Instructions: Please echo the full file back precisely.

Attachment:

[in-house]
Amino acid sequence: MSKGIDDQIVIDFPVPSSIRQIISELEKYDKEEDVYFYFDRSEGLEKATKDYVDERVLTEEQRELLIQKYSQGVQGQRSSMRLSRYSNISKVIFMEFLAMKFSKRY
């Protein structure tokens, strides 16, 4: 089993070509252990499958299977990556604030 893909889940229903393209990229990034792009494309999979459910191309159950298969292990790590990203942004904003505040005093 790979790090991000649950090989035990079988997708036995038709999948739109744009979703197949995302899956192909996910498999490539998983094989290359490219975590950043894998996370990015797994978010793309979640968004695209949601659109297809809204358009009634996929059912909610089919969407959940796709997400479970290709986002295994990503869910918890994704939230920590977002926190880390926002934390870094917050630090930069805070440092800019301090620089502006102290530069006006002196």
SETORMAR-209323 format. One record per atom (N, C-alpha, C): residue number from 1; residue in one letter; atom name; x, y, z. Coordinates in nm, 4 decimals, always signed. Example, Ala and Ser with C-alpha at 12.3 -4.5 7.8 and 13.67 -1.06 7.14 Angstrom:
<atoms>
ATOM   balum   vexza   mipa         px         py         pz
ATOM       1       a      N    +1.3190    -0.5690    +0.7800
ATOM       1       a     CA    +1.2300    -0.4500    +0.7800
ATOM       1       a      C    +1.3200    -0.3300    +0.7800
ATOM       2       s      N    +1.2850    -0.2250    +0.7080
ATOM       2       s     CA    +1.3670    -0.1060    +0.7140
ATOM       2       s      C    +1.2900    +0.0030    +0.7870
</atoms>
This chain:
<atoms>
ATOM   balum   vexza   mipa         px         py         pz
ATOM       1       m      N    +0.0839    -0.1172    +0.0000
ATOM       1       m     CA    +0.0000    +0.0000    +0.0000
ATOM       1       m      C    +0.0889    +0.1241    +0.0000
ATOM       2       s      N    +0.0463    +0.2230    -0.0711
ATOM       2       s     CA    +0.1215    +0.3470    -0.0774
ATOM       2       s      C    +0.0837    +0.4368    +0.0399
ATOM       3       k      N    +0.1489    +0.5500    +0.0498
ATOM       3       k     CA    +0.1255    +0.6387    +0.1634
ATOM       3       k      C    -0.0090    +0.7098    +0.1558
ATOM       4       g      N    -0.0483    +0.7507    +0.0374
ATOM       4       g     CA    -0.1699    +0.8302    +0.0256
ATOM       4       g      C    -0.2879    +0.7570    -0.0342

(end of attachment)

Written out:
[in-house]
Amino acid sequence: MSKGIDDQIVIDFPVPSSIRQIISELEKYDKEEDVYFYFDRSEGLEKATKDYVDERVLTEEQRELLIQKYSQGVQGQRSSMRLSRYSNISKVIFMEFLAMKFSKRY
């Protein structure tokens, strides 16, 4: 089993070509252990499958299977990556604030 893909889940229903393209990229990034792009494309999979459910191309159950298969292990790590990203942004904003505040005093 790979790090991000649950090989035990079988997708036995038709999948739109744009979703197949995302899956192909996910498999490539998983094989290359490219975590950043894998996370990015797994978010793309979640968004695209949601659109297809809204358009009634996929059912909610089919969407959940796709997400479970290709986002295994990503869910918890994704939230920590977002926190880390926002934390870094917050630090930069805070440092800019301090620089502006102290530069006006002196």
SETORMAR-209323 format. One record per atom (N, C-alpha, C): residue number from 1; residue in one letter; atom name; x, y, z. Coordinates in nm, 4 decimals, always signed. Example, Ala and Ser with C-alpha at 12.3 -4.5 7.8 and 13.67 -1.06 7.14 Angstrom:
<atoms>
ATOM   balum   vexza   mipa         px         py         pz
ATOM       1       a      N    +1.3190    -0.5690    +0.7800
ATOM       1       a     CA    +1.2300    -0.4500    +0.7800
ATOM       1       a      C    +1.3200    -0.3300    +0.7800
ATOM       2       s      N    +1.2850    -0.2250    +0.7080
ATOM       2       s     CA    +1.3670    -0.1060    +0.7140
ATOM       2       s      C    +1.2900    +0.0030    +0.7870
</atoms>
This chain:
<atoms>
ATOM   balum   vexza   mipa         px         py         pz
ATOM       1       m      N    +0.0839    -0.1172    +0.0000
ATOM       1       m     CA    +0.0000    +0.0000    +0.0000
ATOM       1       m      C    +0.0889    +0.1241    +0.0000
ATOM       2       s      N    +0.0463    +0.2230    -0.0711
ATOM       2       s     CA    +0.1215    +0.3470    -0.0774
ATOM       2       s      C    +0.0837    +0.4368    +0.0399
ATOM       3       k      N    +0.1489    +0.5500    +0.0498
ATOM       3       k     CA    +0.1255    +0.6387    +0.1634
ATOM       3       k      C    -0.0090    +0.7098    +0.1558
ATOM       4       g      N    -0.0483    +0.7507    +0.0374
ATOM       4       g     CA    -0.1699    +0.8302    +0.0256
ATOM       4       g      C    -0.2879    +0.7570    -0.0342